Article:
PETALING JAYA: The birth of a new family member is a significant milestone for both parents.
New bonds are formed and new responsibilities, distributed. There are a slew of things to do, from breastfeeding and pumping breast milk, to taking care of the newborn (and other children), preparing meals and cooking, and other household chores.
Having dad around to help with these new responsibilities is crucial in a household, and paternity leave encourages that to happen.
Many countries and companies worldwide have shown support and provided male workers with paid paternity leave.
However, paternity leave still lags behind the standard maternity leave.
Let's look at how some countries fare in providing paternity leave for their workers in the private sector.
Fathers in Singapore get two weeks' paternity leave for children who are citizens.
Employed mothers there can share their 16-week maternity leave with their husbands for up to an additional four weeks with the Singapore government fully funding parental leave.
In Australia, eligible working fathers and partners get two weeks' leave, paid at the national minimum wage. This is paid directly to the employee by the Australian government.
However, the number of fathers who take paternity leave in Australia is very low.
In China, following a significant policy shift on family planning announced last year that allows married couples to have up to three children, the government introduced new employer-paid parental leave entitlements.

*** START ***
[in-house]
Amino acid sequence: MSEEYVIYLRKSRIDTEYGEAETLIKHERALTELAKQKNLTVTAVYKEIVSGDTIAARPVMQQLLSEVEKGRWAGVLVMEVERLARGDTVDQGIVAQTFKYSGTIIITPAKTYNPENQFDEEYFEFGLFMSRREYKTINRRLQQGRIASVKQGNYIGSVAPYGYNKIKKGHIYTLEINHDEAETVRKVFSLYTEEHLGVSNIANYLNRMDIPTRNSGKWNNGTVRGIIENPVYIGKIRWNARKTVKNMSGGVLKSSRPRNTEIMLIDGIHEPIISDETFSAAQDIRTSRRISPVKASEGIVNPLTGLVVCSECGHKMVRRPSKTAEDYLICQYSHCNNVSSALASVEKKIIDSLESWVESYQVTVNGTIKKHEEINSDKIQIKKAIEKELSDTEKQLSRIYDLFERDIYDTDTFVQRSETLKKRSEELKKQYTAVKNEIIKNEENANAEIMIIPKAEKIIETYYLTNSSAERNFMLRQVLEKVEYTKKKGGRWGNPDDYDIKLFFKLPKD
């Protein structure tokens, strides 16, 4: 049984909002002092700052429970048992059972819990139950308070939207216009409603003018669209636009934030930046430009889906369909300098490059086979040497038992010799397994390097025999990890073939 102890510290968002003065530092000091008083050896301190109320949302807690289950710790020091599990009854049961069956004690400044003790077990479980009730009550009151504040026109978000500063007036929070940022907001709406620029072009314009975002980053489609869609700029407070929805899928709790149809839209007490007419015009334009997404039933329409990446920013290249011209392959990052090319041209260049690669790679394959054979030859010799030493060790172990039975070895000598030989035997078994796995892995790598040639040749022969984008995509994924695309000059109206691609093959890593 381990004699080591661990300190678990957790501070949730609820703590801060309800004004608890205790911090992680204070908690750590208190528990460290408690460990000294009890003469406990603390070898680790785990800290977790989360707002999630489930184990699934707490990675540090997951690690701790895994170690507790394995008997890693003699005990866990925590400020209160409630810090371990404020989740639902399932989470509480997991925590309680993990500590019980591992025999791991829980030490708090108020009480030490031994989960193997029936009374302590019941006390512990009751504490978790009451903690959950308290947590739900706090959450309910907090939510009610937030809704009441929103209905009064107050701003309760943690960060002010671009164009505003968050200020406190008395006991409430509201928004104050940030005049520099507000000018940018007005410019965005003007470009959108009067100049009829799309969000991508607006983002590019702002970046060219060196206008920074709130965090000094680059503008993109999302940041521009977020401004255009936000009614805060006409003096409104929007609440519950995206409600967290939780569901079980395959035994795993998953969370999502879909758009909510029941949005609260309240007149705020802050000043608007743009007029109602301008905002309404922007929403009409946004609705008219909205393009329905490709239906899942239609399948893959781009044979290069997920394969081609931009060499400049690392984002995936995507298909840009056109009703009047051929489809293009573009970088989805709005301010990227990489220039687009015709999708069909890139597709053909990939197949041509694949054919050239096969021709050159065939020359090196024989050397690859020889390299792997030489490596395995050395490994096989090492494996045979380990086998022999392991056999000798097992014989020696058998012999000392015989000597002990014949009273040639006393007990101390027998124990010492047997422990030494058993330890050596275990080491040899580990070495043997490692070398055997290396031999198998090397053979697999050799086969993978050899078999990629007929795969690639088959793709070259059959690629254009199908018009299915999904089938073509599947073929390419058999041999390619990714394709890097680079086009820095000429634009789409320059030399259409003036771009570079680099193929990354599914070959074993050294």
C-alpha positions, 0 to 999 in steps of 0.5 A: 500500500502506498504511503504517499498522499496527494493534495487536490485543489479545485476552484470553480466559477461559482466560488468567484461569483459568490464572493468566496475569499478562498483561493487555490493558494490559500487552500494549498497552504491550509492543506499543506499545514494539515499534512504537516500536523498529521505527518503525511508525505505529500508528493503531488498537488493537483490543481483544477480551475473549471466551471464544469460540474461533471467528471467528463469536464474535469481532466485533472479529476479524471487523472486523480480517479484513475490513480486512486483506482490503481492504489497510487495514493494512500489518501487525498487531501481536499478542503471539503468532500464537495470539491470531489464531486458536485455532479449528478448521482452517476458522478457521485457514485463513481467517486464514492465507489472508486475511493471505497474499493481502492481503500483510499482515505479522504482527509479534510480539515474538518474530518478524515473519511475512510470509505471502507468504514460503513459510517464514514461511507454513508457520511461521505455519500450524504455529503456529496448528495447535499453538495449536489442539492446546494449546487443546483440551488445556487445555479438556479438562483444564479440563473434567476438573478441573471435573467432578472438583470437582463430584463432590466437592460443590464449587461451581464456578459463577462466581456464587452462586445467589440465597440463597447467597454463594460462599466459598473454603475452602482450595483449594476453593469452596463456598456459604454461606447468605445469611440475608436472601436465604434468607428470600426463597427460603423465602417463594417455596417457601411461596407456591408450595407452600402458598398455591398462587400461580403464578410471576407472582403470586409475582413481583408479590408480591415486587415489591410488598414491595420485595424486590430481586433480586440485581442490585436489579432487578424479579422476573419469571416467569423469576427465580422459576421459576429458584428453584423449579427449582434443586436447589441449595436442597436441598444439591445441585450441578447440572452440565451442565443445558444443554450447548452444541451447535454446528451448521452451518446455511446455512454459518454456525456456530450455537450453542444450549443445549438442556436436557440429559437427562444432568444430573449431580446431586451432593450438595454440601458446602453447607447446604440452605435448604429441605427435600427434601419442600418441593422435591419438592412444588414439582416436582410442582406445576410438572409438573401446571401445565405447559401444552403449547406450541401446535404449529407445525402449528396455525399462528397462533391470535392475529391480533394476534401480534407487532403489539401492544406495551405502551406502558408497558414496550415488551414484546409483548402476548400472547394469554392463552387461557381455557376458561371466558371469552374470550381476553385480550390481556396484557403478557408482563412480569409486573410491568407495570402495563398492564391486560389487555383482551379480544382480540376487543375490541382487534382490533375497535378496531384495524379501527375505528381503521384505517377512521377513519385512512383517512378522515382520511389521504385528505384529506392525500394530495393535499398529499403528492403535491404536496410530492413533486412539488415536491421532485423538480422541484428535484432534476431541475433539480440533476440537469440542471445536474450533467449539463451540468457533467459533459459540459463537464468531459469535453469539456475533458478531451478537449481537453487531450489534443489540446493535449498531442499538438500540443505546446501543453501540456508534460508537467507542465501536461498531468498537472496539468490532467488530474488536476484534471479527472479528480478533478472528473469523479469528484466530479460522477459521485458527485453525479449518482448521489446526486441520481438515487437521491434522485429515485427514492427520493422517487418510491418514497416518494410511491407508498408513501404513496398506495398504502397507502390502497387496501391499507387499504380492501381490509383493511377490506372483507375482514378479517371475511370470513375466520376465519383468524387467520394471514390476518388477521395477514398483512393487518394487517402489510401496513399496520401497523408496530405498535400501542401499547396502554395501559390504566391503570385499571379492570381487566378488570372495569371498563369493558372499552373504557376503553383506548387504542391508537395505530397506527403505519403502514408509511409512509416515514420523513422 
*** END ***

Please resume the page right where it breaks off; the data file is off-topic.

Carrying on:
Chinese fathers get between five days to a month of paternity leave, depending on the region.
Indonesian fathers in the public sector get paid paternity leave for a month, while those in the private sector are eligible for two days of paid leave.
Thailand and Myanmar provide 15 days of paternity leave to fathers based on eligibility.
In Myanmar, the leave is funded by the country's social security scheme, and fathers must have made at least six months of social security contributions in the 12 months before the child's birth.
In the United Kingdom, new dads are entitled to up to two consecutive weeks of paternity leave, depending on how long they have been in their job.
The United States has no mandate for paternity leave. However, its Family and Medical Leave Act (FMLA) provides eligible American workers with 12 weeks of unpaid leave, where they face no threats to job security within that time.
While unpaid leave is deemed too expensive for most families to take, some US states have active paid parental leave policies.
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